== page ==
Efforts at healing and reconstructing war-ravaged Guinea-Bissau remain "difficult," Secretary-General Kofi Annan says in his latest report describing the United Nations peace-building efforts there, as well as the country's struggle with internal political conflict, lack of resources and rebel activity.
"Rebuilding societies torn apart by war, including narrowing differences among different segments of the population and moving towards genuine national reconciliation, is bound to take time," the Secretary-General writes in his latest report to the Security Council on the work of the UN Peace-building Support Office in Guinea-Bissau (UNOGBIS). "Such an undertaking is even more arduous in an environment such as Guinea-Bissau whose long history of armed struggle has left a legacy of weapons circulating widely in society, amidst rampant poverty."
Funds are needed, Mr. Annan says, to help restructure the armed forces, demobilize and reintegrate soldiers and ensure the smooth functioning of government institutions. As a result of a lack of resources for such efforts, essential institutions are unable to function as efficiently as possible, contributing to a climate of frustration and tension which, in turn, lowers productivity and discourages economic investment.
According to the report, which covers developments since mid-March, the activities of rebels of the separatist Movement of Democratic Forces of Casamance (MFDC) along the country's border with Senegal remained "the most serious security challenge" over the past three months. The rebel operations, including the planting of landmines, not only heightened insecurity but "virtually paralysed economic and social activities" in the area, and obstructed the restructuring of the armed forces.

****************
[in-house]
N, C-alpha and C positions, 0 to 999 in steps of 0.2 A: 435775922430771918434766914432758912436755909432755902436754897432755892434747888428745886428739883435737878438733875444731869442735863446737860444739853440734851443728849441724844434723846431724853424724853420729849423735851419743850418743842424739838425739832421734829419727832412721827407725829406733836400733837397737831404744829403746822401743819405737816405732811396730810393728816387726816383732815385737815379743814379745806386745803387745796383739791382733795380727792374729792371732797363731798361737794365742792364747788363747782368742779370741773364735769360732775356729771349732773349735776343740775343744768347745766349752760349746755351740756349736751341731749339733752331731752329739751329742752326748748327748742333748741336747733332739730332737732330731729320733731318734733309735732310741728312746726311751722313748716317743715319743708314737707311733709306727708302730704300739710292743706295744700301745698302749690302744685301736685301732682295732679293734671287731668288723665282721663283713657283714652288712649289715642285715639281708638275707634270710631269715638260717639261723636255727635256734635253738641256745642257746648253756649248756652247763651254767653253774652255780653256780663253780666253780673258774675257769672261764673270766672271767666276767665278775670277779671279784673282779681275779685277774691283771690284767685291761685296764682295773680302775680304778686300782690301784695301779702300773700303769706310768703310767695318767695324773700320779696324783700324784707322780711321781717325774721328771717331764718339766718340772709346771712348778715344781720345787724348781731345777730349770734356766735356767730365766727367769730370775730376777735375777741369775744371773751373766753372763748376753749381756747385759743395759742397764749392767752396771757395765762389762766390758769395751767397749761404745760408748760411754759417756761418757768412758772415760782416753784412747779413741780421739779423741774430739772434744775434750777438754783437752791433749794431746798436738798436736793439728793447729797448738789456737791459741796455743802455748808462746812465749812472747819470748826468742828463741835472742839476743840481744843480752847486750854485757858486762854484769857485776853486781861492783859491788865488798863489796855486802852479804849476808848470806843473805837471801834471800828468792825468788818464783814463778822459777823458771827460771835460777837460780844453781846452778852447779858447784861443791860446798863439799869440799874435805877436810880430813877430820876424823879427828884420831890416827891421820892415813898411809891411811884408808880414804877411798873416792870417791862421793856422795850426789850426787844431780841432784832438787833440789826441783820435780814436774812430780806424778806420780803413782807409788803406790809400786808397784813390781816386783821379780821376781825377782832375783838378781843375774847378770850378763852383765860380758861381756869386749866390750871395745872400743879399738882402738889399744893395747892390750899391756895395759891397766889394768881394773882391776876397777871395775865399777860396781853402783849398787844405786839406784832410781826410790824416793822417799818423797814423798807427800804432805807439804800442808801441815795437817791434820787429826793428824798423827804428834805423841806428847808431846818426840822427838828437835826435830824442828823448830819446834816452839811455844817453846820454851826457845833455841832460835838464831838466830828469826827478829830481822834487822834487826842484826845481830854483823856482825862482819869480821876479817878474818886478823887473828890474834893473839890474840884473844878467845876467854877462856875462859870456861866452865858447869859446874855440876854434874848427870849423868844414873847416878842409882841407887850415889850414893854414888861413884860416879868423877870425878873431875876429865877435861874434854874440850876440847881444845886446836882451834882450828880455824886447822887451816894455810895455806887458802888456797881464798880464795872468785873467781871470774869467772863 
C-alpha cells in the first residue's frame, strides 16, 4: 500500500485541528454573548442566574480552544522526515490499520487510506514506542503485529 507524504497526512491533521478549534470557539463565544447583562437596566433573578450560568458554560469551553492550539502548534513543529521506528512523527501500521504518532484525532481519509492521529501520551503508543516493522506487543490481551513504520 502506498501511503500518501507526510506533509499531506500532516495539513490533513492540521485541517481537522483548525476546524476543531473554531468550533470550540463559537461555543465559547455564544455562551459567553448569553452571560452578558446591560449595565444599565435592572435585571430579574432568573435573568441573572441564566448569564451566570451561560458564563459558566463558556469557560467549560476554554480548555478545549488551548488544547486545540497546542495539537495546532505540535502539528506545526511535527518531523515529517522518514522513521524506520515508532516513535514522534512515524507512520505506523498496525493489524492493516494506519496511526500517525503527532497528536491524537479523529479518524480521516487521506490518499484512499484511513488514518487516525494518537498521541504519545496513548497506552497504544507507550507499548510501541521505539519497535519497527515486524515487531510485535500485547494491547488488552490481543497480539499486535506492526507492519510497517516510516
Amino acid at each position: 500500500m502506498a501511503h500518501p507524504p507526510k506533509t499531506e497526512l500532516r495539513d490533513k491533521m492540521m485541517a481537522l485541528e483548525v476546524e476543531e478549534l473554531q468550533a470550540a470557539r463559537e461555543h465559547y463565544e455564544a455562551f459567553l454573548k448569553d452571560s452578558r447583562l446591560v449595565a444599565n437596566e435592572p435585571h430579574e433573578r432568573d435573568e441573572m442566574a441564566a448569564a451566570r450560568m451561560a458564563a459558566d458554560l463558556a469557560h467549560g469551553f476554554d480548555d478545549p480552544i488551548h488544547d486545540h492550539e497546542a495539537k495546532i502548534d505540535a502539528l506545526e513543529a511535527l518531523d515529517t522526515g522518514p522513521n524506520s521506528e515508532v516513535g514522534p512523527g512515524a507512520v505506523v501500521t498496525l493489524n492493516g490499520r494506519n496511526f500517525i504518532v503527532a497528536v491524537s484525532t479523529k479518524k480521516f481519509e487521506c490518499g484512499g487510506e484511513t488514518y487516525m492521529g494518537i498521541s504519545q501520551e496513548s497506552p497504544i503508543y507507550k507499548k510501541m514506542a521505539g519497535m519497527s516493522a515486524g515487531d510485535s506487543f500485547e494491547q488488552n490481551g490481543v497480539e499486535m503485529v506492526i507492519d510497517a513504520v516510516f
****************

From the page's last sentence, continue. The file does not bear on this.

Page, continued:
The report stresses the importance of keeping the national interest above all other considerations, even as political differences among the various institutions of government reflect the pluralism of a country's democracy. Noting the recent prolonged stand-off between the executive and the legislature over the confirmation of the President's choice of Prime Minister and over the approval of the Government's budget, Mr. Annan says he is relieved that the impasse was overcome and that the leaders of the country have once again begun to focus on the national challenges at hand.
"If international support is to be effective on the ground, it needs to have, at all times, an effective and credible national partner leading the way," the Secretary-General says. The report also commends the efforts of President Kimba Yala and his Government to promote constructive and cooperative relations in the subregion and especially with Guinea-Bissau's immediate neighbours, noting that the improved relations will help advance cross-border trade and security.